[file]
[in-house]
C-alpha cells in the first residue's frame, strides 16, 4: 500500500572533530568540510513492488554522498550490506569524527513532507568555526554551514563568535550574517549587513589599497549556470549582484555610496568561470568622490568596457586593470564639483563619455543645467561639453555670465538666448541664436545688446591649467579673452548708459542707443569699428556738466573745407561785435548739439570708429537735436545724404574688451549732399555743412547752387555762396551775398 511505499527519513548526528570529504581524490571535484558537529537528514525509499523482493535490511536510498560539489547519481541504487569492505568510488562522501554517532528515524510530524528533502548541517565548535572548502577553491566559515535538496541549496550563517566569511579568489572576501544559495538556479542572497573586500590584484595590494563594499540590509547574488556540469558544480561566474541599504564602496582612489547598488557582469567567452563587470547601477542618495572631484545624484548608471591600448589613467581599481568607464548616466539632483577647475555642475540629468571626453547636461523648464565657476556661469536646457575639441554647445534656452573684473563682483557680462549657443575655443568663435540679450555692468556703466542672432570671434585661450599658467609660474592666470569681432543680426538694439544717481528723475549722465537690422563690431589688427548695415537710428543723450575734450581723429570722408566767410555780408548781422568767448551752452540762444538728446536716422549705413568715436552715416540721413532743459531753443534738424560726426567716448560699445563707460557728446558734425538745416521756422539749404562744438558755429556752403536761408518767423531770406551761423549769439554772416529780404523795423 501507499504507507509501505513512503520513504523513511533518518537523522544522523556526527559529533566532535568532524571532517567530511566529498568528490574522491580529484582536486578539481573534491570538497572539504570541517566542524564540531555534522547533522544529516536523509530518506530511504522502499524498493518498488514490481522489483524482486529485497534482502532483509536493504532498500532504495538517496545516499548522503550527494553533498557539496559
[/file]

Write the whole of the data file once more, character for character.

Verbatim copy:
[in-house]
C-alpha cells in the first residue's frame, strides 16, 4: 500500500572533530568540510513492488554522498550490506569524527513532507568555526554551514563568535550574517549587513589599497549556470549582484555610496568561470568622490568596457586593470564639483563619455543645467561639453555670465538666448541664436545688446591649467579673452548708459542707443569699428556738466573745407561785435548739439570708429537735436545724404574688451549732399555743412547752387555762396551775398 511505499527519513548526528570529504581524490571535484558537529537528514525509499523482493535490511536510498560539489547519481541504487569492505568510488562522501554517532528515524510530524528533502548541517565548535572548502577553491566559515535538496541549496550563517566569511579568489572576501544559495538556479542572497573586500590584484595590494563594499540590509547574488556540469558544480561566474541599504564602496582612489547598488557582469567567452563587470547601477542618495572631484545624484548608471591600448589613467581599481568607464548616466539632483577647475555642475540629468571626453547636461523648464565657476556661469536646457575639441554647445534656452573684473563682483557680462549657443575655443568663435540679450555692468556703466542672432570671434585661450599658467609660474592666470569681432543680426538694439544717481528723475549722465537690422563690431589688427548695415537710428543723450575734450581723429570722408566767410555780408548781422568767448551752452540762444538728446536716422549705413568715436552715416540721413532743459531753443534738424560726426567716448560699445563707460557728446558734425538745416521756422539749404562744438558755429556752403536761408518767423531770406551761423549769439554772416529780404523795423 501507499504507507509501505513512503520513504523513511533518518537523522544522523556526527559529533566532535568532524571532517567530511566529498568528490574522491580529484582536486578539481573534491570538497572539504570541517566542524564540531555534522547533522544529516536523509530518506530511504522502499524498493518498488514490481522489483524482486529485497534482502532483509536493504532498500532504495538517496545516499548522503550527494553533498557539496559